While I advocate for the detection of victims of IPV in health care settings, it is even more important that each of us in this society, as neighbors, friends, parents, and siblings, become aware of this atrocity in our midst, and pledge the abandonment of bystander status when it comes to stopping violence.
As incidents of police violence against people of color continue at an alarming pace, more and more people are refusing to tolerate these atrocities and have, instead, ignited conversations about transforming policing and overcoming systemic racial injustice.
In between the lines of the glossy pages touched with the Kardashian spell, the Obamas have been blurred out for a family that has not used their stan-factor to offer any substantial social impact in this country.
We should all be paying close attention to the Fisher case, not just because of what it means for future of diversity at the University of Texas, but because of the potential impact it could have on the ability of colleges and universities across the country to welcome student bodies that reflect the full diversity of America.
All of our 12 apostles are white, our nine female auxiliary leaders are white, and most of the members of the Quorum of the Seventy are white.
Our schools are creating pipelines to violence and incarceration instead of pathways to opportunity and success. Once ensnared, it's hard to escape from the system; juvenile incarceration is the strongest predictor of adult incarceration.
The media frenzy surrounding the proposed Black Lives Matter Saint Paul protest at the 2015 Twin Cities Marathon on Sunday, October 4th has left the Twin Cities and the nation anxious regarding what will ensure on race day.
We have little time to argue over the man or one individual, when our people are dying every day, at the hands of our system or at the hands of each other.
California is rightly regarded as a progressive beacon. But in this reliably blue, profoundly innovative state, we have witnessed the growth of a massive, inhumane and costly incarceration system. Worst still, people of color bear the brunt of this broken system.
As Detroit, the most densely Black city in the country, faces water shutoffs, land grabs, and the displacing impacts of "revitalization," a new generation of activists has emerged to join decades of liberation movements that came before them.
How can we build on such efforts? We might start by educating African-American physicians, who tend to have an easier time overcoming the distrust of patients of color and can pass on good information.
I cannot imagine hearing of lives lost of someone of a different race than me and brushing it off as "their" problem. As a nation, citizens being affected by violence and having to live in unsafe communities is an American problem, not a black problem.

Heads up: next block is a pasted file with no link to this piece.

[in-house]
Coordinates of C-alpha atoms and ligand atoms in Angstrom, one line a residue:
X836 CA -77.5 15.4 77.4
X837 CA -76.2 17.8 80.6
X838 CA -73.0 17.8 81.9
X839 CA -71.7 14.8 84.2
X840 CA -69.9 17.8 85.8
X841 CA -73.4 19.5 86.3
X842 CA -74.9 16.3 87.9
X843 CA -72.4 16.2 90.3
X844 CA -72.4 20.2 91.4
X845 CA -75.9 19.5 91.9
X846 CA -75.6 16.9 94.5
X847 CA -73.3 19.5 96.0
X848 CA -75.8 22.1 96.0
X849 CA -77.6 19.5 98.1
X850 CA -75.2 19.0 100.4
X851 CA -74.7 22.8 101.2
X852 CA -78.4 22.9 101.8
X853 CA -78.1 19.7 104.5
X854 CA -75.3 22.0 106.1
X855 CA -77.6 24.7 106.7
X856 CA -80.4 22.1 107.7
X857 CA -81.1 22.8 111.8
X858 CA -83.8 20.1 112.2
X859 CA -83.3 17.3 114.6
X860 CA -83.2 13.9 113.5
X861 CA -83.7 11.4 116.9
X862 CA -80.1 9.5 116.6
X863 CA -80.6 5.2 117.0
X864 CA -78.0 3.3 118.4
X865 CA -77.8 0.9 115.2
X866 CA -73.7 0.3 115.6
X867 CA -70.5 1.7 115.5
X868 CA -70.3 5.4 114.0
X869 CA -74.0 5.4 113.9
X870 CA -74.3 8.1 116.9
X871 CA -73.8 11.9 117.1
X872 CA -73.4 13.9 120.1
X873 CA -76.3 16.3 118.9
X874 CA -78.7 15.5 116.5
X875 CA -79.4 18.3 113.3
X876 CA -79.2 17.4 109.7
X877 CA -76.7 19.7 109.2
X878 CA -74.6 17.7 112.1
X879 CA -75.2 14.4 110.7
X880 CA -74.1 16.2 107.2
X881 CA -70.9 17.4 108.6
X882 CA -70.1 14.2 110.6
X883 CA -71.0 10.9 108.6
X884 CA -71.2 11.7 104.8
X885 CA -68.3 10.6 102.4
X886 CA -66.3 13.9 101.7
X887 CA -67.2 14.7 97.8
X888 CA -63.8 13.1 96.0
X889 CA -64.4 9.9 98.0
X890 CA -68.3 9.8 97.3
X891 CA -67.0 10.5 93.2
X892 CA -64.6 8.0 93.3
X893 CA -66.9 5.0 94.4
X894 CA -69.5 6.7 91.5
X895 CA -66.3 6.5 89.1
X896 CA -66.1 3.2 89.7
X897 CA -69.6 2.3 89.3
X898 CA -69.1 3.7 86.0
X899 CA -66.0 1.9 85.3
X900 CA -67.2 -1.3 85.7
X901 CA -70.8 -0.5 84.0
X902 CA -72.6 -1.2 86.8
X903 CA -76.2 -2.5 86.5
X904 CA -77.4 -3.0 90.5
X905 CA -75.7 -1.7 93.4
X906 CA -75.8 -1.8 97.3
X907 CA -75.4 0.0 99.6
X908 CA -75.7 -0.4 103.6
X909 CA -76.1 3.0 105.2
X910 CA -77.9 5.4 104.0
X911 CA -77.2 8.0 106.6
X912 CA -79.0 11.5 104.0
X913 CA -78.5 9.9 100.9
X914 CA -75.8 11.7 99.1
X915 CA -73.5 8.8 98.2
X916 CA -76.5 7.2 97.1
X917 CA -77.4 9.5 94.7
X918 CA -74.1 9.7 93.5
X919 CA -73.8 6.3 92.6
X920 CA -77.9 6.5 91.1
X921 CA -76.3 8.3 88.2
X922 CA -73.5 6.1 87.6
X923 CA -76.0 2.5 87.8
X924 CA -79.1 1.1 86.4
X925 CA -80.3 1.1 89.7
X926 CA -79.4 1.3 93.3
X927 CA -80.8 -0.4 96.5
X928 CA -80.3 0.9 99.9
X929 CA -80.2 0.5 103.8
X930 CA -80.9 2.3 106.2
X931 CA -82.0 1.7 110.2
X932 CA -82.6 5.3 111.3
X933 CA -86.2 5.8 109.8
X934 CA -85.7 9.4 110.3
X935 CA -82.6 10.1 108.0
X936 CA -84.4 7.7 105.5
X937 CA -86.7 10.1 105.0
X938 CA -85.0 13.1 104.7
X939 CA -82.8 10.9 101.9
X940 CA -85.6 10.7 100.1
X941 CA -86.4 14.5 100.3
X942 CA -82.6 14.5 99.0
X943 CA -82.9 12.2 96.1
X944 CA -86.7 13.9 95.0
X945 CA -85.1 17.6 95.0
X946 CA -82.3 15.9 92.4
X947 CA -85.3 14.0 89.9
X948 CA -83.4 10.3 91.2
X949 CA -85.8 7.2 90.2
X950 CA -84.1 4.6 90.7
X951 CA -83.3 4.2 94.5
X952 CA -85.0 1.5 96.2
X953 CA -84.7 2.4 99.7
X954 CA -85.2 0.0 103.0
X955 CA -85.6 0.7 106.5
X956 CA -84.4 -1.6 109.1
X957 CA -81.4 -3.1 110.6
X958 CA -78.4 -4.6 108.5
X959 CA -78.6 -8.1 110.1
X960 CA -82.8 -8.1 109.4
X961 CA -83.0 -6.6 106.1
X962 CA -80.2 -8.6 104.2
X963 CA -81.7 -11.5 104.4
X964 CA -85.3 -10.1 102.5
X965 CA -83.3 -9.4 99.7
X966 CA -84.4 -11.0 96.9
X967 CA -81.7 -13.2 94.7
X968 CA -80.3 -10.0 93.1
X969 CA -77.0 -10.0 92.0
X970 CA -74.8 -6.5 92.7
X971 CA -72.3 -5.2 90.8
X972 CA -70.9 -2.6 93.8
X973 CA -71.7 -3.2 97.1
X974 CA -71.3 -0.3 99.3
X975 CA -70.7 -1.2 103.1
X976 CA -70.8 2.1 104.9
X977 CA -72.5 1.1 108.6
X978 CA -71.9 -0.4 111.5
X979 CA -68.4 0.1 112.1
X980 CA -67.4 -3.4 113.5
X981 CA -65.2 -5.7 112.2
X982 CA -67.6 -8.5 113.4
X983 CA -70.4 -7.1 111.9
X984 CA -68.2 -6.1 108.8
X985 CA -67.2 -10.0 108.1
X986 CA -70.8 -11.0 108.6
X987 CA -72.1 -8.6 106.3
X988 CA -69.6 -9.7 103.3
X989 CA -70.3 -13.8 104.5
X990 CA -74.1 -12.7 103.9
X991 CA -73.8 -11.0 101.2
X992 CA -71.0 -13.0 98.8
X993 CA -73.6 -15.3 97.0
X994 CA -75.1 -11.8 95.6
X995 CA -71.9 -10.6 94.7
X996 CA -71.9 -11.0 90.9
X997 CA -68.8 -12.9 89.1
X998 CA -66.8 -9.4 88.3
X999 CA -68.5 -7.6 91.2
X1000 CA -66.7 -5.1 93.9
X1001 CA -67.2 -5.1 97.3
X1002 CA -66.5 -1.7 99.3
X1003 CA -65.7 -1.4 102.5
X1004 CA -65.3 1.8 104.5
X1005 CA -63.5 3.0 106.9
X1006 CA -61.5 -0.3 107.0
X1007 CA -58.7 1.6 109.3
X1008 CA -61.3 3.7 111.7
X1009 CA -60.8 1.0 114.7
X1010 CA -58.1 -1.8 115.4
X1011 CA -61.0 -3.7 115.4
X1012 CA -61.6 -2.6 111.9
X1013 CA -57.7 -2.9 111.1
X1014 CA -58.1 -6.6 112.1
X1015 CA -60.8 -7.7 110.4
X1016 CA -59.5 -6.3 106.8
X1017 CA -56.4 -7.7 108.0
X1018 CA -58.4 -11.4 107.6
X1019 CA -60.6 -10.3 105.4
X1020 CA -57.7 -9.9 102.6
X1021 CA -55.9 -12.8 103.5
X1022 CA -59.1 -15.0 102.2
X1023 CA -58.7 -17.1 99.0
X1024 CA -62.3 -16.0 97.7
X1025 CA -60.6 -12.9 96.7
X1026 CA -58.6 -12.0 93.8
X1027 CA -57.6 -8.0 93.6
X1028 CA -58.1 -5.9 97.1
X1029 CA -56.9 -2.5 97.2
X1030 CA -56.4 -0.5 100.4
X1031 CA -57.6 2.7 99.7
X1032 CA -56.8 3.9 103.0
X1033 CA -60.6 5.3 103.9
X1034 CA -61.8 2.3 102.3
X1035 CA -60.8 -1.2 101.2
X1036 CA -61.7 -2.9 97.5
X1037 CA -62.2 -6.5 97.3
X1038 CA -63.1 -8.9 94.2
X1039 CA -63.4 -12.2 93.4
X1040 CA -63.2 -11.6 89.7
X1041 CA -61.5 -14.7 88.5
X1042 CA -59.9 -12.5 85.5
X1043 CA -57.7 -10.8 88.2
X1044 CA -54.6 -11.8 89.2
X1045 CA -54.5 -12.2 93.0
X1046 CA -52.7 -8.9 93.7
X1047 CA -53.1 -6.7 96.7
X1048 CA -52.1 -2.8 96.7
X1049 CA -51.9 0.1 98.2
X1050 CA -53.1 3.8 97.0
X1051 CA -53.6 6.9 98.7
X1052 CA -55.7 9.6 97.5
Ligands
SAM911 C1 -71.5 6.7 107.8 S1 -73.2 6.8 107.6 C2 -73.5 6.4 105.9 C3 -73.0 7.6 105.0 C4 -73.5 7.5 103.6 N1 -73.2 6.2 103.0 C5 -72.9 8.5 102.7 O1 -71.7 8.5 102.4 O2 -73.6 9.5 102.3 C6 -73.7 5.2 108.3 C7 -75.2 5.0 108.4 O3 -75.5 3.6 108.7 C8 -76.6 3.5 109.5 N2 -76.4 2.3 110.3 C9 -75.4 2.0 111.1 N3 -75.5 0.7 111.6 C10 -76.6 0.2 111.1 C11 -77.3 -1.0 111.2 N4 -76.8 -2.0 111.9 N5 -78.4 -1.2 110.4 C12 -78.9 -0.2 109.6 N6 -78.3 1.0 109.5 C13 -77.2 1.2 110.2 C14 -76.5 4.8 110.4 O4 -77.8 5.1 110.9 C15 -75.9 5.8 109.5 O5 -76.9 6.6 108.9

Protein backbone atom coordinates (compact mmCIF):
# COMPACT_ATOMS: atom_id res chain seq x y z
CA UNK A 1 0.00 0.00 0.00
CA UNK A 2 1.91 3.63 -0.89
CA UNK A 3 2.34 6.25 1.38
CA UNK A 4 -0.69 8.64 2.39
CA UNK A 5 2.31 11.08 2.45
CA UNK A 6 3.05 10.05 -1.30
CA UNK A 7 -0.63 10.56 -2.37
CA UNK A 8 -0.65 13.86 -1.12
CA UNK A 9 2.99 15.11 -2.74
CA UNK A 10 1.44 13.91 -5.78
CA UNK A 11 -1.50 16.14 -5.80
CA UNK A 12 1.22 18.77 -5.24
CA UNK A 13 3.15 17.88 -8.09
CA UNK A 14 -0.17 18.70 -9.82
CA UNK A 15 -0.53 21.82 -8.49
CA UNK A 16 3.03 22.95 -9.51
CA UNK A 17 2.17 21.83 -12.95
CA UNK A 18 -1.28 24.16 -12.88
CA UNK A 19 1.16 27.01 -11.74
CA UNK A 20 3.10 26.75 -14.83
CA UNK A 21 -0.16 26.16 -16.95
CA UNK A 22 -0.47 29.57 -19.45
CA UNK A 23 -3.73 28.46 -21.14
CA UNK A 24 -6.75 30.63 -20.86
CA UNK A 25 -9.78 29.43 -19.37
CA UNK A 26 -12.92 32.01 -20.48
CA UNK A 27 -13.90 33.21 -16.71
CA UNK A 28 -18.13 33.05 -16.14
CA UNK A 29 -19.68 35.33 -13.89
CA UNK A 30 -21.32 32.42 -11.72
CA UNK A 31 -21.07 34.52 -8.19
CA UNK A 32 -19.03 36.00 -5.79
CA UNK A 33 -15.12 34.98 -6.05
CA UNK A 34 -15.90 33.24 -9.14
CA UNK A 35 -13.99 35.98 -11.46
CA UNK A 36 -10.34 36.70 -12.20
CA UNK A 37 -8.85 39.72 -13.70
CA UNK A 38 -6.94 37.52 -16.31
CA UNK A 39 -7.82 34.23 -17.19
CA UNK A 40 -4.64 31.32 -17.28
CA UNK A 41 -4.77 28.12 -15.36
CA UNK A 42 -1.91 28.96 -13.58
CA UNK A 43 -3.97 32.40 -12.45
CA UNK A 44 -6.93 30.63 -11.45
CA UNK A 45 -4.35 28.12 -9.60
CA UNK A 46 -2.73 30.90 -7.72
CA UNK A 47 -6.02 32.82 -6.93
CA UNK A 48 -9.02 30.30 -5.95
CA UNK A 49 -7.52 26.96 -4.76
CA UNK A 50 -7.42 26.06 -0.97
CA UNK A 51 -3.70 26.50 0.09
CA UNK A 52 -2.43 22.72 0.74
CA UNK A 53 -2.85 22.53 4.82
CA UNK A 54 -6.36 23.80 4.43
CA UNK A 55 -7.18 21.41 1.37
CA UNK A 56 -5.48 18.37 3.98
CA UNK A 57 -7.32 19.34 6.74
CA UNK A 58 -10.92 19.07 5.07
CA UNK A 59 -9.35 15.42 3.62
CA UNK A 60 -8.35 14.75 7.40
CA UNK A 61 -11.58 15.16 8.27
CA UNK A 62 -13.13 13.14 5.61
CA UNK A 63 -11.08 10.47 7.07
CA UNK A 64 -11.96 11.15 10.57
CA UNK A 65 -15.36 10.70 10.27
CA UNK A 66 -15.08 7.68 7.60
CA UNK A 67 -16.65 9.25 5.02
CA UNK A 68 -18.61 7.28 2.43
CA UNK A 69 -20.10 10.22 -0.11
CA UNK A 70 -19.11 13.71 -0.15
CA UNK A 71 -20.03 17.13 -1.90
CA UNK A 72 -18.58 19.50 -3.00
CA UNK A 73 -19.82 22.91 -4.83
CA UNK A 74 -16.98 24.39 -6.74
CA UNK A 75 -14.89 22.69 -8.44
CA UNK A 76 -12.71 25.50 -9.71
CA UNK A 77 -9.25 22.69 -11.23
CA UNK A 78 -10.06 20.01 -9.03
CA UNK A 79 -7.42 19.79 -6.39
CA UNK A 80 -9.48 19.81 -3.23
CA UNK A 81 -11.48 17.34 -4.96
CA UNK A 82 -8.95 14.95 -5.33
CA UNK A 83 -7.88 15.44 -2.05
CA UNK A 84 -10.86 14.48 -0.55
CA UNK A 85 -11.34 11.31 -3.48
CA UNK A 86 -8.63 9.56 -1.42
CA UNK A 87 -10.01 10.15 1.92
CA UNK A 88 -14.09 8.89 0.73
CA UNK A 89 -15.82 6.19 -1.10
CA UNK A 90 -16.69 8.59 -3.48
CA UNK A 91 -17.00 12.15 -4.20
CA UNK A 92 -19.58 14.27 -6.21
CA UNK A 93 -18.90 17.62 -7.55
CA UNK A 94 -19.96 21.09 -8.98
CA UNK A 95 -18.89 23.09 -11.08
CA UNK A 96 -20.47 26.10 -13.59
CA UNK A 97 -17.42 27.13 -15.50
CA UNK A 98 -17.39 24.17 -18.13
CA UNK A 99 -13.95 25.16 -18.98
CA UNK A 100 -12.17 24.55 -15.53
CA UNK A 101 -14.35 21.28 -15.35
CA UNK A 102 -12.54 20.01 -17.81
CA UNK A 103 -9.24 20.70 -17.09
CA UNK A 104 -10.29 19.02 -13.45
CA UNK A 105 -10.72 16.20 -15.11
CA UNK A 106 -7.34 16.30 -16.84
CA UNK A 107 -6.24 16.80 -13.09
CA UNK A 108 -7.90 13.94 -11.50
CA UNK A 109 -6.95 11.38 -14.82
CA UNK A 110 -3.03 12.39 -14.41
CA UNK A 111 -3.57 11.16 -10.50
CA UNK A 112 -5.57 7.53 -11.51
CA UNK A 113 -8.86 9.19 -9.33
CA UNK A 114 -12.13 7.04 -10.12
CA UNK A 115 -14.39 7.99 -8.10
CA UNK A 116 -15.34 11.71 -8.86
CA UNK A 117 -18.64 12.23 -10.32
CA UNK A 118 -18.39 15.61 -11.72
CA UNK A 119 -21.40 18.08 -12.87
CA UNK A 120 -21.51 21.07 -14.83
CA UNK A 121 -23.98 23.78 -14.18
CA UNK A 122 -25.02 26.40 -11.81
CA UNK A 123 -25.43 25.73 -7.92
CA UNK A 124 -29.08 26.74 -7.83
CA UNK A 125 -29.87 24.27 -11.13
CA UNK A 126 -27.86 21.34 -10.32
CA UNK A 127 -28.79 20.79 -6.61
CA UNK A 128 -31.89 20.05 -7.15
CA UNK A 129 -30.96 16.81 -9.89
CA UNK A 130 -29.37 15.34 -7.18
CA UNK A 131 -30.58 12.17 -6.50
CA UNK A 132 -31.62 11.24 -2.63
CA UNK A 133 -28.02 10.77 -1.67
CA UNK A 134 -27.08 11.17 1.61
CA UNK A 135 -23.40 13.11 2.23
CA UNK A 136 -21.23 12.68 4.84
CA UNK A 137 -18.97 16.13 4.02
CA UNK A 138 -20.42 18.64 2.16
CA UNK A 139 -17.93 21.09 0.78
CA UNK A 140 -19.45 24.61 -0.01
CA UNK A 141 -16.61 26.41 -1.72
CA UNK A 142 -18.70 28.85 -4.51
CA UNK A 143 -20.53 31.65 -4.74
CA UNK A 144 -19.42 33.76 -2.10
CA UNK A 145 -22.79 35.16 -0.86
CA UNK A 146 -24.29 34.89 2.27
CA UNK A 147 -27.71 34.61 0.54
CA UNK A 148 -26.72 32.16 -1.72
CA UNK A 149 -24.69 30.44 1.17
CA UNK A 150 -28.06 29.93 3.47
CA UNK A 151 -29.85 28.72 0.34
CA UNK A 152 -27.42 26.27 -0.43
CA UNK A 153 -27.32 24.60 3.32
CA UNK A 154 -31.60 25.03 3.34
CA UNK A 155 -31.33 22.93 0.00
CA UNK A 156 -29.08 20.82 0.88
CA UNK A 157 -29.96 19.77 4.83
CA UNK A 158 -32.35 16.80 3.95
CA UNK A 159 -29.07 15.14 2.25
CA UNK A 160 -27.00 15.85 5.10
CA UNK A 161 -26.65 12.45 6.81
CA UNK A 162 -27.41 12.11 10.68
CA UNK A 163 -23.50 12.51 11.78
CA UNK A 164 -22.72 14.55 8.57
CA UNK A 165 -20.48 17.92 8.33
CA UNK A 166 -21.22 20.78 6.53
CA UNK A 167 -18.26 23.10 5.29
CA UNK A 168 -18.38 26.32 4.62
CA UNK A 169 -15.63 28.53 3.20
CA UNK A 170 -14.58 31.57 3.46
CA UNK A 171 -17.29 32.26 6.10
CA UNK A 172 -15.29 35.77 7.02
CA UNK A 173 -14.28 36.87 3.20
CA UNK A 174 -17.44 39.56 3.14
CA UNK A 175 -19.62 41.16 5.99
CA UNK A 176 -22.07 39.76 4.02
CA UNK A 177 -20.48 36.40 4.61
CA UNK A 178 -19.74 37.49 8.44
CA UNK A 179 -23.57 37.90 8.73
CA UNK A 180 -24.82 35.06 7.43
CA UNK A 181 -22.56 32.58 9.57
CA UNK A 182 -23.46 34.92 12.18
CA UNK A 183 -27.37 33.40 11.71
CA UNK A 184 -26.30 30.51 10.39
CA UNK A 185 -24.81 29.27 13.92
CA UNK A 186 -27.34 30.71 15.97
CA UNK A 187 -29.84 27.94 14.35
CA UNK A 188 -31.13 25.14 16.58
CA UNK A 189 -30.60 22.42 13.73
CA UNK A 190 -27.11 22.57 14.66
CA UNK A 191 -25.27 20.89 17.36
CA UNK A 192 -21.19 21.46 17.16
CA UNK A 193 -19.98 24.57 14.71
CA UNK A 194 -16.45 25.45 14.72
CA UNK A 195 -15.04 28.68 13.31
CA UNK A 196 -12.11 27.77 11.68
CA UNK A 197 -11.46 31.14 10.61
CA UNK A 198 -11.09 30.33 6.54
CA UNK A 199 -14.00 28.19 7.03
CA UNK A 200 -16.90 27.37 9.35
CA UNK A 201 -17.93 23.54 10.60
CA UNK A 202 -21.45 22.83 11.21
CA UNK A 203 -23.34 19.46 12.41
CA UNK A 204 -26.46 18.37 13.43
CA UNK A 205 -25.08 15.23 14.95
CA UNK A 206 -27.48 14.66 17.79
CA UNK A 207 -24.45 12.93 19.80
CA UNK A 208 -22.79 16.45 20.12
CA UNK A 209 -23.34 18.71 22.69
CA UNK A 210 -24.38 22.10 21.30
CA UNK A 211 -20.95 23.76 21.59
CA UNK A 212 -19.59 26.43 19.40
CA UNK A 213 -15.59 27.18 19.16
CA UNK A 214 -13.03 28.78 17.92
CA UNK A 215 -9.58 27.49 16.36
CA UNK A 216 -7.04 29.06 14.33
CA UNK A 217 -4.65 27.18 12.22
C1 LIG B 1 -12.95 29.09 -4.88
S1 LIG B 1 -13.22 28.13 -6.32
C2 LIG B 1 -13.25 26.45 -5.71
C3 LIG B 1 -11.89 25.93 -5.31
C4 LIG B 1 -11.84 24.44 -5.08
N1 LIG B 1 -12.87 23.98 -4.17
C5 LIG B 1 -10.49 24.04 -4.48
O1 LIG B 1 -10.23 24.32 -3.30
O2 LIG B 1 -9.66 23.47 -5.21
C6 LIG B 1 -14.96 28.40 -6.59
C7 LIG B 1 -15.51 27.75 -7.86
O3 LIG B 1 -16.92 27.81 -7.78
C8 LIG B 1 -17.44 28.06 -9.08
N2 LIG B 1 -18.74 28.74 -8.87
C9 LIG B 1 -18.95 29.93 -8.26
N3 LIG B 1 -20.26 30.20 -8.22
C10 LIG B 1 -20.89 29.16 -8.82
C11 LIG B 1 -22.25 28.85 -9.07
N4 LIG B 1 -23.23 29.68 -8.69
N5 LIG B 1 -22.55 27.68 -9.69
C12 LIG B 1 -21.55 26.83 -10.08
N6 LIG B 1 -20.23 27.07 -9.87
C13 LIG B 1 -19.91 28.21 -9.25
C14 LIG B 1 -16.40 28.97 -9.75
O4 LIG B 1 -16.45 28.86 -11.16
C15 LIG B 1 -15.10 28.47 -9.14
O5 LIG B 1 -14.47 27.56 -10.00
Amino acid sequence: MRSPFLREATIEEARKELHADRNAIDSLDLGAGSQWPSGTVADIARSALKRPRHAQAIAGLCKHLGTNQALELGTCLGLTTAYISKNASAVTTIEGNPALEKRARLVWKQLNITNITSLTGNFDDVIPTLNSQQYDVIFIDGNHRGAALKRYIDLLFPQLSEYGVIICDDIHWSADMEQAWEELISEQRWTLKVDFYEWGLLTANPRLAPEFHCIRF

It's hard to put into words the significance a woman's hair often symbolizes in her life. I've always understood this. However, I think I understood it most four months ago when I held the scissors to my head and cut my hair to expose my natural texture for the first time in my adult life.
We all know that I haven't gotten justice, but that doesn't mean that I'm not going to keep fighting for it. This struggle is much larger than me. We have seen our voting rights stripped right along with our humanity. And it is time that we join together to say, "Enough is enough. We want justice -- or else!"
It's time to claim our birthright as second gens, and to acknowledge our parents as first-generation pioneers. Anything less makes us perpetual outsiders, the "other" who never belongs.
Young Entrepreneur Salute (Y.E.S.) hosted its "Redefined Summit" this past weekend. An exclusive weekend summit inclusive of thought provoking panel discussions leading up to an award ceremony that the young men affiliated with this organization will never forget.
Let's be honest, the current interventions and strategies focused on Black boys and men in education are not working. From elementary school to doctoral study, Black males in school settings are often marginalized, typically alienated, and repeatedly treated with hostility.
The media's focus in the Ahmed Mohamed story has been on Obama's invitation to the teenager to visit the White House. But the response is symptomatic of what America is prone to do: turn these kind of stories into a greeting card -- "Sorry you were profiled. Know that you are precious." That's just not enough anymore.
Fists pounded my face from every angle. I am so stupid for coming out into this hallway, I thought. I should've known they'd be out here waiting for me. I wanted to scream, but I resolved to take the beating as punishment for my life.